Nasty clogs in your plumbing can be difficult to get rid of; the dirty standing water can be quite unsanitary. Hydrochloric acid (HCl), sometimes called muriatic acid, is a common ingredient in many anti-clog formulas; the powerful chemical works to dissolve buildup in your pipes. Caution must be used when employing hydrochloric acid as it is quite corrosive and can damage your pipes and your skin if applied incorrectly.
About Hydrochloric Acid
Hydrochloric acid is made from hydrochloride mixed with water and is a very strong chemical that can almost instantly dissolve the soap and hair that is clogging your drain. The chemical is commonly found in a very diluted form in household cleaning supplies and is also used in the processing of leather, the purification of regular salt, and the pickling of steel. The chemical is also found naturally in the stomach, aiding digestion.
You can use diluted hydrochloric acid purchased from a hardware or home-improvement store to unclog your drain if you have copper pipes; if you don't want to use the pure form of the chemical, you can also look for a commercial drain cleaner product that uses HCl. Be aware that some highly concentrated forms of hydrochloric acid are not for sale to the general public; stores may require proof of a plumbing license from those wishing to purchase the chemical.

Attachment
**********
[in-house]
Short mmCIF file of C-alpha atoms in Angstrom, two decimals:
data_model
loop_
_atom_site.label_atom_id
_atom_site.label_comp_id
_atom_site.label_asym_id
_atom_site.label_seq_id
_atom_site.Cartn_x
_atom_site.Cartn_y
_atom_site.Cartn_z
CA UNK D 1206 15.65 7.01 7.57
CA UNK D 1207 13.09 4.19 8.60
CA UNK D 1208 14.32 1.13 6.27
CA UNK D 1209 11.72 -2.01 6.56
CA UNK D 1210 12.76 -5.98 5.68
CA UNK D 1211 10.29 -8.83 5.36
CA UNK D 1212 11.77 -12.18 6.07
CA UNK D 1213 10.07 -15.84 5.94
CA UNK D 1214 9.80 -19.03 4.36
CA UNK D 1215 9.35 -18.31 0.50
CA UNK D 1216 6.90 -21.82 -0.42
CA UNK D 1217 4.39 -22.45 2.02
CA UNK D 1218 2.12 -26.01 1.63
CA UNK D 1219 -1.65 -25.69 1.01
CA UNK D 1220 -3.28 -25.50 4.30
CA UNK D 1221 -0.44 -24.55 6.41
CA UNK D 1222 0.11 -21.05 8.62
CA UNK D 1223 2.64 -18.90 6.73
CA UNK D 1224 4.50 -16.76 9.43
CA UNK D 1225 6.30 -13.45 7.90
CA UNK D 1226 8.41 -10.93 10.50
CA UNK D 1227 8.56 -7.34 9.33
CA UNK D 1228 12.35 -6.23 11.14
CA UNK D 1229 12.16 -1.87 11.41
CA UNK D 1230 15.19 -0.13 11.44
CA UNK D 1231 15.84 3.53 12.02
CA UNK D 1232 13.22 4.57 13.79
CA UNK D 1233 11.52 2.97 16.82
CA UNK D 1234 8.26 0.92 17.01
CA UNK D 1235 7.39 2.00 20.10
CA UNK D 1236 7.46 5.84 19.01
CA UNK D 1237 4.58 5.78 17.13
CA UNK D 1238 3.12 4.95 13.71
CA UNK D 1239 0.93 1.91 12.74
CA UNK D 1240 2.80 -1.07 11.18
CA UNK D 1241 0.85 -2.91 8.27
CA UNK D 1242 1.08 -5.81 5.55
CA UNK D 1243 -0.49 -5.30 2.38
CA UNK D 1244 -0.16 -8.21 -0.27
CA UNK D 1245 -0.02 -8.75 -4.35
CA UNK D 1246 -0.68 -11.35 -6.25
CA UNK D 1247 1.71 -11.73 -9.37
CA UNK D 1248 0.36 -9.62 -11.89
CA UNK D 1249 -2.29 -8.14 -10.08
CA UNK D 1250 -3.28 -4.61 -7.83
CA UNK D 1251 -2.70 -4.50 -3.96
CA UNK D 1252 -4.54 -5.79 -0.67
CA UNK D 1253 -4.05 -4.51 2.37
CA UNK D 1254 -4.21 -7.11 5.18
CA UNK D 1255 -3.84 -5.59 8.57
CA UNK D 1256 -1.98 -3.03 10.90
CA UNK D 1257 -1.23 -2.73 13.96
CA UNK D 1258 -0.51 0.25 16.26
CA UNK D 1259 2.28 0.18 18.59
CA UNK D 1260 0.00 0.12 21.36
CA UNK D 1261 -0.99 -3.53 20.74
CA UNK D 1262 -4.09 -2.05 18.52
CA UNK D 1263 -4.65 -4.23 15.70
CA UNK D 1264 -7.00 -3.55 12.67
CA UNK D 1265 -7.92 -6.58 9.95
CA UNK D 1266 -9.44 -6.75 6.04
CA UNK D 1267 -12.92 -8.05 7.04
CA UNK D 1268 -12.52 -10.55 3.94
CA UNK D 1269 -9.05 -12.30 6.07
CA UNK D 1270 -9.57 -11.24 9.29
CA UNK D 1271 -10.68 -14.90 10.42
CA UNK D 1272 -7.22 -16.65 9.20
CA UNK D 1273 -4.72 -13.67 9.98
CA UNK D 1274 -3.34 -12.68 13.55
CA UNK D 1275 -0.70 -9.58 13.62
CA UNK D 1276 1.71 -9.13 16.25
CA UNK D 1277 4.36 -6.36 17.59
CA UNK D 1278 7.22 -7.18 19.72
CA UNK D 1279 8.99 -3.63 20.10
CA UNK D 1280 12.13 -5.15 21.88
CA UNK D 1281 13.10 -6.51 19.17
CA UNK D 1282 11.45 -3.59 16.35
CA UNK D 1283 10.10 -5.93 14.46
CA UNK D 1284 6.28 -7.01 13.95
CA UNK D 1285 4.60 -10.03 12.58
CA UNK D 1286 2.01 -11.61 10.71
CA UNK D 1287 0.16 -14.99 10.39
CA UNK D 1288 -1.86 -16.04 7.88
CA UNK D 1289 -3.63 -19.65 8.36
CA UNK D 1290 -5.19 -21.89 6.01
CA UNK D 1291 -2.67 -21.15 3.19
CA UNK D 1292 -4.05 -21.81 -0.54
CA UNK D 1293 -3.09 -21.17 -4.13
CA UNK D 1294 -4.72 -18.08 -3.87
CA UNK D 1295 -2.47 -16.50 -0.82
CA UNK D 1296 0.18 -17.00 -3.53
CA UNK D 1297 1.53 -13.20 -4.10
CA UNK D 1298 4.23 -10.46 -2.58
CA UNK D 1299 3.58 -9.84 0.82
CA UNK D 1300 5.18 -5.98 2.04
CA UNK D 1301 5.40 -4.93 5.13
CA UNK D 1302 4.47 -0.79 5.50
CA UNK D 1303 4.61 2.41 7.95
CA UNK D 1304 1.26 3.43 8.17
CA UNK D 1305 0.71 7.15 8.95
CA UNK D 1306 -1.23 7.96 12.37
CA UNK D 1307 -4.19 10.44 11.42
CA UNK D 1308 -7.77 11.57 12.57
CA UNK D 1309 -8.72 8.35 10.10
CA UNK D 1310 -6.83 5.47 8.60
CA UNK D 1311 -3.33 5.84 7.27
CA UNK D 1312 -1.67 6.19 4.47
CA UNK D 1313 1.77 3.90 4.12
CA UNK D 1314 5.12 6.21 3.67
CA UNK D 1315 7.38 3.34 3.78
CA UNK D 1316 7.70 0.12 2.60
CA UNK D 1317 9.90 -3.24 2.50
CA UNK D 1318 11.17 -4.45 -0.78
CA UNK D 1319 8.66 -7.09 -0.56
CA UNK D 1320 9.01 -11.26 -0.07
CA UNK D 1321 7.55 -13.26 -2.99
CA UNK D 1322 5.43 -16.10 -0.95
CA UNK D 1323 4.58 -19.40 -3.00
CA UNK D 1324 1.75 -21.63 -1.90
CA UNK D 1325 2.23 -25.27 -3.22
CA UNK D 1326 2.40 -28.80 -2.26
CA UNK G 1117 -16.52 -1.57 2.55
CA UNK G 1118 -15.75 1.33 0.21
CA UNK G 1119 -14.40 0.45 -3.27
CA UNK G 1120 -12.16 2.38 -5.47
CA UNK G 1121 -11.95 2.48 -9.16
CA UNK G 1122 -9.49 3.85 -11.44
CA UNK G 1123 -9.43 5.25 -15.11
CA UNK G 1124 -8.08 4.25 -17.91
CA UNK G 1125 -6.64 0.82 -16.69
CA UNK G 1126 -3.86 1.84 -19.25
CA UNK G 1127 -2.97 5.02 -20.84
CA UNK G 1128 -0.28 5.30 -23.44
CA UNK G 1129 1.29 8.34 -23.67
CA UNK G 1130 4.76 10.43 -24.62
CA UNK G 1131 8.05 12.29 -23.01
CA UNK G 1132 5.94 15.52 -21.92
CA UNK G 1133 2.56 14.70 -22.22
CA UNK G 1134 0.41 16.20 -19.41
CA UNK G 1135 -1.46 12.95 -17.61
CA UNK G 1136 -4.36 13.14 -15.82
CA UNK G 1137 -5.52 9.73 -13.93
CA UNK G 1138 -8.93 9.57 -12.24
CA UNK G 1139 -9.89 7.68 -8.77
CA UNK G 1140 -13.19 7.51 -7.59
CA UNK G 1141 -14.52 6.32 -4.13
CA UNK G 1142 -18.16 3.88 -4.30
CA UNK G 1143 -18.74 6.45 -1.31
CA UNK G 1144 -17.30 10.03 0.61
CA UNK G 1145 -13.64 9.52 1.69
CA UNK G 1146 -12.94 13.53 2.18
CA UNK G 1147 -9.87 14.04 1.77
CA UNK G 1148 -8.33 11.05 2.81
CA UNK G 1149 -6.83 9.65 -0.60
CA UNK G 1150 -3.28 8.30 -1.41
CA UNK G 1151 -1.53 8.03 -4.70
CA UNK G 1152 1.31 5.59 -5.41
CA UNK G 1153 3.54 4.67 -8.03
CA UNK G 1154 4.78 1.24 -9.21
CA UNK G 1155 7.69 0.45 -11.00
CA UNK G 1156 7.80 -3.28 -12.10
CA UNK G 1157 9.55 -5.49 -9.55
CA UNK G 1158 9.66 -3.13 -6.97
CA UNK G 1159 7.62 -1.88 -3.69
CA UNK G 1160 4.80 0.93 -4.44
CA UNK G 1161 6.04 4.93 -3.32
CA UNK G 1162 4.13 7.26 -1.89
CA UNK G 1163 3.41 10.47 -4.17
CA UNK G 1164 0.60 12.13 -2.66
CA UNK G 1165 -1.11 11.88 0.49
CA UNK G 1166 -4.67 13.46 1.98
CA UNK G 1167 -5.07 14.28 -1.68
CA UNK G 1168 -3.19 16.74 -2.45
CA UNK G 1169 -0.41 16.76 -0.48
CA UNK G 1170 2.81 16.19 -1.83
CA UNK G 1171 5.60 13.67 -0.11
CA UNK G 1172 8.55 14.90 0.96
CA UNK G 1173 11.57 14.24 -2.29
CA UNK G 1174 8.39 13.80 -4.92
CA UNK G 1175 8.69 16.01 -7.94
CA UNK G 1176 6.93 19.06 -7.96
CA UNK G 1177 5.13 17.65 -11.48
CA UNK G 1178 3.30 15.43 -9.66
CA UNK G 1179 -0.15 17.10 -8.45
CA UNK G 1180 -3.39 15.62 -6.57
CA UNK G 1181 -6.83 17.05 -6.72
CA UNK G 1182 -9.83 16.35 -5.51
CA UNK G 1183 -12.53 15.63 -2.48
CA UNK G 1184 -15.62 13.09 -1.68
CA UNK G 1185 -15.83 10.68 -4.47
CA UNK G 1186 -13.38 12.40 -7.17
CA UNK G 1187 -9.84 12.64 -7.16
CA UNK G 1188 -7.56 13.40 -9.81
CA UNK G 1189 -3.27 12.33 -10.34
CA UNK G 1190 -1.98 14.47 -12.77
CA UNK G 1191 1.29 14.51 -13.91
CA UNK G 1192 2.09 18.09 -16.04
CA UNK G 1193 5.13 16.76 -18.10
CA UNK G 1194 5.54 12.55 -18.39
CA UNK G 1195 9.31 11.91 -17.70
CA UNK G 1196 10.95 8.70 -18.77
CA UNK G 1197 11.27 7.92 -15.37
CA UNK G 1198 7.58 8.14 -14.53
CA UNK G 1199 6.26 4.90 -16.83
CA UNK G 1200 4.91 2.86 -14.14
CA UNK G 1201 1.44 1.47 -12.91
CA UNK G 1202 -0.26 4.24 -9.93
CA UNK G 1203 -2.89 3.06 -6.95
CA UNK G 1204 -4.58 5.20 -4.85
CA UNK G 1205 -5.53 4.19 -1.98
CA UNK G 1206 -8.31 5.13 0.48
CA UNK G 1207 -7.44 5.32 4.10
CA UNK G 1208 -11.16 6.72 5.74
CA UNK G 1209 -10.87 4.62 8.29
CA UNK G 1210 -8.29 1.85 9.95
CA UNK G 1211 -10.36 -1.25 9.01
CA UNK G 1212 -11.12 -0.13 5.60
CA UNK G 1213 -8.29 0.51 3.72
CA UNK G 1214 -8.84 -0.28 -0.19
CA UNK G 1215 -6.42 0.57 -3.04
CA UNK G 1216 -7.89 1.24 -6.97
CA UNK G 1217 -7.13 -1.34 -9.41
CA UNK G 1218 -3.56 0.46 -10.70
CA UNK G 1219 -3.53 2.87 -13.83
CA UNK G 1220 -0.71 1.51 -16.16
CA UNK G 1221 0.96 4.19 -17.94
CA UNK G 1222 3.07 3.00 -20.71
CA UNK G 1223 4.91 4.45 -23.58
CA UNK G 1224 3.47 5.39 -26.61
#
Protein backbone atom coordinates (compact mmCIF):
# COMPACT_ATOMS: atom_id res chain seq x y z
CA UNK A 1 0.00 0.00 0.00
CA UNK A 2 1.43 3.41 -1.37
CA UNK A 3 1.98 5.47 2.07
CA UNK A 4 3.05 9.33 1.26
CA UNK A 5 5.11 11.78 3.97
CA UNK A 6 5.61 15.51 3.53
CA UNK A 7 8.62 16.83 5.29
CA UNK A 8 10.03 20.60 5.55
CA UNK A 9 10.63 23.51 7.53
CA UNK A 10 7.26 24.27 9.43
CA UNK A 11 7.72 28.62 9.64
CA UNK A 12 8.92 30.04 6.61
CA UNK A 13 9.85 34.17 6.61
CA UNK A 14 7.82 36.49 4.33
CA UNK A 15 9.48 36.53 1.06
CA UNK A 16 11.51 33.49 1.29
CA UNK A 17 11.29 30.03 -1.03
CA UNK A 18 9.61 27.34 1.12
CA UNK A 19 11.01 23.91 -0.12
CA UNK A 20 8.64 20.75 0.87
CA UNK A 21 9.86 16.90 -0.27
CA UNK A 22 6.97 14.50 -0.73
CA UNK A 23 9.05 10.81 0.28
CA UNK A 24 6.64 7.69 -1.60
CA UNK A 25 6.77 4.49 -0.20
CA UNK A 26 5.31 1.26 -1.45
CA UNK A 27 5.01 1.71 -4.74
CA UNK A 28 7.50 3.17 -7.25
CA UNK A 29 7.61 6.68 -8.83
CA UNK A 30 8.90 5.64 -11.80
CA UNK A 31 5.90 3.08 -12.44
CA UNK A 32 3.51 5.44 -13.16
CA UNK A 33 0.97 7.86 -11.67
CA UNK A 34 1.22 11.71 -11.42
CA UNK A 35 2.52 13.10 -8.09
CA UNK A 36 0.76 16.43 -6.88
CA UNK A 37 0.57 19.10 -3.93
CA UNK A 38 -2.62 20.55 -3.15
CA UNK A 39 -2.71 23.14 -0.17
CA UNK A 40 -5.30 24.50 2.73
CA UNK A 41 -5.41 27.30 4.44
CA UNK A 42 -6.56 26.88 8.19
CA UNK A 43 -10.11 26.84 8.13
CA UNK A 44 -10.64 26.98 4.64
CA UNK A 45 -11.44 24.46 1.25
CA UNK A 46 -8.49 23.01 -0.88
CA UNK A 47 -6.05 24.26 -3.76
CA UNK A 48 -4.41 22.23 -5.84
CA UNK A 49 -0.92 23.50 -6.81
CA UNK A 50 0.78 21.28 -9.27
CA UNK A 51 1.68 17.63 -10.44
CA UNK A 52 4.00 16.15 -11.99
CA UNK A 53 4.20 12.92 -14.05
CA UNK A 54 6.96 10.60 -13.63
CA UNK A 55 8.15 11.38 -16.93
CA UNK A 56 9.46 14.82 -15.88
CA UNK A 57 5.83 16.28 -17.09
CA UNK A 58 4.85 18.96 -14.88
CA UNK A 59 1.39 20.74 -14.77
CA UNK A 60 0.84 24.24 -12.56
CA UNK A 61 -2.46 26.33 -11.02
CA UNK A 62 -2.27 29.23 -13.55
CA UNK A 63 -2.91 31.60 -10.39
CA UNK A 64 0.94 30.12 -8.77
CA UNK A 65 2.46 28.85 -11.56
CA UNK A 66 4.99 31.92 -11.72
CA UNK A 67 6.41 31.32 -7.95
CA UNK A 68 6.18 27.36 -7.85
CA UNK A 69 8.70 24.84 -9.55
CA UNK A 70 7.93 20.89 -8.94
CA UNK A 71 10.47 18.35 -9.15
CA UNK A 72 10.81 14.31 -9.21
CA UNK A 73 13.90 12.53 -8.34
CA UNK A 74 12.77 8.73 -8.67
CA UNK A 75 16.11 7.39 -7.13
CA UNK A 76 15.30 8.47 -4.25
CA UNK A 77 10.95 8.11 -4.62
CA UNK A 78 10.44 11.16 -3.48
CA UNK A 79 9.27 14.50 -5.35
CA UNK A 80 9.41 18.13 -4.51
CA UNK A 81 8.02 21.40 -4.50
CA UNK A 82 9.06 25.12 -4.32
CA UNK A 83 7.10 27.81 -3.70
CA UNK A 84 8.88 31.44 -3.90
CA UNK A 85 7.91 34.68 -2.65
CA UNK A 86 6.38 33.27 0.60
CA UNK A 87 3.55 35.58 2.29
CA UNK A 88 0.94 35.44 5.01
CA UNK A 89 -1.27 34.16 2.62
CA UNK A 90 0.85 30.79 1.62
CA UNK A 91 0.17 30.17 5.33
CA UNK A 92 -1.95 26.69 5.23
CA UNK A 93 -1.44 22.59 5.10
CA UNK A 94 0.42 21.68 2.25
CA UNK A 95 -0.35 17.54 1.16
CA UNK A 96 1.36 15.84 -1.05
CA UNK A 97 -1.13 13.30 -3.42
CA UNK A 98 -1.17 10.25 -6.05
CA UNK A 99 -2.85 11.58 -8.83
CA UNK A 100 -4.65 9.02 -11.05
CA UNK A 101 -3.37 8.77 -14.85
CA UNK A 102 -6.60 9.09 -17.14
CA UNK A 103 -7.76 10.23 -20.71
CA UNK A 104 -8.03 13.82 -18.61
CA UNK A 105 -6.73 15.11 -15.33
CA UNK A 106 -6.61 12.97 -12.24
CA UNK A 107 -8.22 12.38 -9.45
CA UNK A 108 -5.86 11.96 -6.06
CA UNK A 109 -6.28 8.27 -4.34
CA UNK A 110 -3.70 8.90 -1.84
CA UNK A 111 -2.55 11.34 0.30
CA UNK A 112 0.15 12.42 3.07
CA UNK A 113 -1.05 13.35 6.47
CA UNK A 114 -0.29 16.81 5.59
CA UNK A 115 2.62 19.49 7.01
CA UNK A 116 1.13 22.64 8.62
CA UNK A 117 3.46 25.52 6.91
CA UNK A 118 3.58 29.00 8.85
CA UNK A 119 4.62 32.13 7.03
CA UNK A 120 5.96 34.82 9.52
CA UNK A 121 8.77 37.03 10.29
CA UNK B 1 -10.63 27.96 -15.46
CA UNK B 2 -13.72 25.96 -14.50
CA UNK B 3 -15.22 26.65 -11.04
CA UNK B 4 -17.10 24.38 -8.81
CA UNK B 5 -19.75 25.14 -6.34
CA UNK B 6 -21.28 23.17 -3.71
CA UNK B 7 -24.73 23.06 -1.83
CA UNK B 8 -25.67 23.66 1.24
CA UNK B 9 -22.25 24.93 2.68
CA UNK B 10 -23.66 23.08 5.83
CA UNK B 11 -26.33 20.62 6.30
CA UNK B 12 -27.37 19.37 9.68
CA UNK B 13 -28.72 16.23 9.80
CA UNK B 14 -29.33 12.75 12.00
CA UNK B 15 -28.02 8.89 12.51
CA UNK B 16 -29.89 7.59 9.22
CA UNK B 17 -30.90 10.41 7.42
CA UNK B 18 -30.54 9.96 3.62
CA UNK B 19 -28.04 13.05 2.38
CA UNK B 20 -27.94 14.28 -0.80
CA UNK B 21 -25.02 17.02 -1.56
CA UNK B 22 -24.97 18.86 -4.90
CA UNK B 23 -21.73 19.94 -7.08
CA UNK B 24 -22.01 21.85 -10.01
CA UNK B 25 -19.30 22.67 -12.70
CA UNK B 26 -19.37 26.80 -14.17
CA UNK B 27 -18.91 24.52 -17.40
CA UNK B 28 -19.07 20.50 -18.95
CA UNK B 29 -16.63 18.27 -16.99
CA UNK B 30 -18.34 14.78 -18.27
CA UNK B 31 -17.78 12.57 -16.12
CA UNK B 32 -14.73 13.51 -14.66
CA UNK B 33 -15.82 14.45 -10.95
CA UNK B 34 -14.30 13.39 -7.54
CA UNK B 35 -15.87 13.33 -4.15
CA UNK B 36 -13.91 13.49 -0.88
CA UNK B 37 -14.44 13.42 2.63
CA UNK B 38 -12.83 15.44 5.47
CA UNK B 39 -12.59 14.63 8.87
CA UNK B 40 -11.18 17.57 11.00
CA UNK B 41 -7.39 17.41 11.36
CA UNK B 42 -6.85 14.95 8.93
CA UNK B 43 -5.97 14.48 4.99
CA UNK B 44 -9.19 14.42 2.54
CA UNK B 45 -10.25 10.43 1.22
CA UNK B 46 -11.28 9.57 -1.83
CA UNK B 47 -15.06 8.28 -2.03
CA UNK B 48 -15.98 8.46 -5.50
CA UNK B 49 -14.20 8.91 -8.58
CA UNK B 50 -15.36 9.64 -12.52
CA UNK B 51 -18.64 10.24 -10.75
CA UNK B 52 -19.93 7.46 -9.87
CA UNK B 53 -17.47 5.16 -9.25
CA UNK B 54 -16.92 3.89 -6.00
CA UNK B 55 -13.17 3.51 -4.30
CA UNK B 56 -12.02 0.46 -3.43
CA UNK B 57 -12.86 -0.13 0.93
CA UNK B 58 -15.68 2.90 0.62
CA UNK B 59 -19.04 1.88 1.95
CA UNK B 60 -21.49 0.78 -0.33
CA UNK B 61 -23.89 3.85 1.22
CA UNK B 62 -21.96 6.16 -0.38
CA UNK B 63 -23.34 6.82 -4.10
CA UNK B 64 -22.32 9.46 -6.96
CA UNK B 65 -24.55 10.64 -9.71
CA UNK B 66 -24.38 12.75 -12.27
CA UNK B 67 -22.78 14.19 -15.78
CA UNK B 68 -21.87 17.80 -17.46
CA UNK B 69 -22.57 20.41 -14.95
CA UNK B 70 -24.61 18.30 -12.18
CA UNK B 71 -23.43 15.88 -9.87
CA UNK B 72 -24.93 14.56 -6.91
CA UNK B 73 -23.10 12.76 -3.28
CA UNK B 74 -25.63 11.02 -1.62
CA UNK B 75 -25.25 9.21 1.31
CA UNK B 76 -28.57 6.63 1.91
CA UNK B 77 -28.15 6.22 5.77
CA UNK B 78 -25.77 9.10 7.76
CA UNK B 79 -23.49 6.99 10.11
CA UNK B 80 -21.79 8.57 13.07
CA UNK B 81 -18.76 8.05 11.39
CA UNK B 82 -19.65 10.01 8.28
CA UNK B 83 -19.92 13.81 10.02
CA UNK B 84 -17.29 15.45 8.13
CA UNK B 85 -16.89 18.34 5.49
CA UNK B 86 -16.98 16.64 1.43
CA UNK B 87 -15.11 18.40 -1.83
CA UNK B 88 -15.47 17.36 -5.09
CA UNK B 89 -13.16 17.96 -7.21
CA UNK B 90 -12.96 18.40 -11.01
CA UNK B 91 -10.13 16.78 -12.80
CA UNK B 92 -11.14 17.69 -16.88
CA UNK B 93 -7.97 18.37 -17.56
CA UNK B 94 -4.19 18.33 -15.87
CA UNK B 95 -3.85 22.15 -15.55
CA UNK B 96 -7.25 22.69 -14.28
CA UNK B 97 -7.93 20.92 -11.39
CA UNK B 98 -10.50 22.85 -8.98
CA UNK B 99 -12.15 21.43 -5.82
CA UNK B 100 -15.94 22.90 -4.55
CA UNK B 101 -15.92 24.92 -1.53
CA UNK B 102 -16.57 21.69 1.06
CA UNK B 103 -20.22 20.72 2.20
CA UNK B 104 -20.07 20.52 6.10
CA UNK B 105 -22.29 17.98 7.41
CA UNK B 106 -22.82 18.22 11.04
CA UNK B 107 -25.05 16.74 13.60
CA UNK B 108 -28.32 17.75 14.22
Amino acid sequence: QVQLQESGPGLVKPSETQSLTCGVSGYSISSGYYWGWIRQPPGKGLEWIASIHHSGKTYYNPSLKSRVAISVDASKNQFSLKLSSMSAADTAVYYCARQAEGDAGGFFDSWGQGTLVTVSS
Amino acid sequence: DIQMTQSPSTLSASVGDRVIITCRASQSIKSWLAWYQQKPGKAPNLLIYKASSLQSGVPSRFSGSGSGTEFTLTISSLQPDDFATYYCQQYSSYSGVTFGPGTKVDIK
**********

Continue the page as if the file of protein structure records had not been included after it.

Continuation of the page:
Hydrochloric acid can cause major burns if it comes into contact with your skin and is also dangerous to your respiratory system if you accidentally inhale its vapors. Another concern is that hydrochloric acid can corrode and completely destroy metal pipes. Refrain from mixing hydrochloric acid with other chemicals as this could have disastrous results and could even culminate in death or serious bodily injury.
If you have metal or porcelain pipes, you will have to choose another route for unclogging your pipes. If the clog seems minor, you could purchase an anti-clog commercial product at the drugstore; for bigger clogs, call a licensed professional. You could wind up doing more damage to your pipes if you attempt a major plumbing operation on your own.
Ginger Yapp has been writing professionally since 2006, specializing in travel and film topics. Her work has appeared in such publications as "USA Today" and online at Hotels.com. Yapp also has experience writing and editing for a small California newspaper. She earned her B.A. in film and media studies and has worked as an ESL teacher at an international school.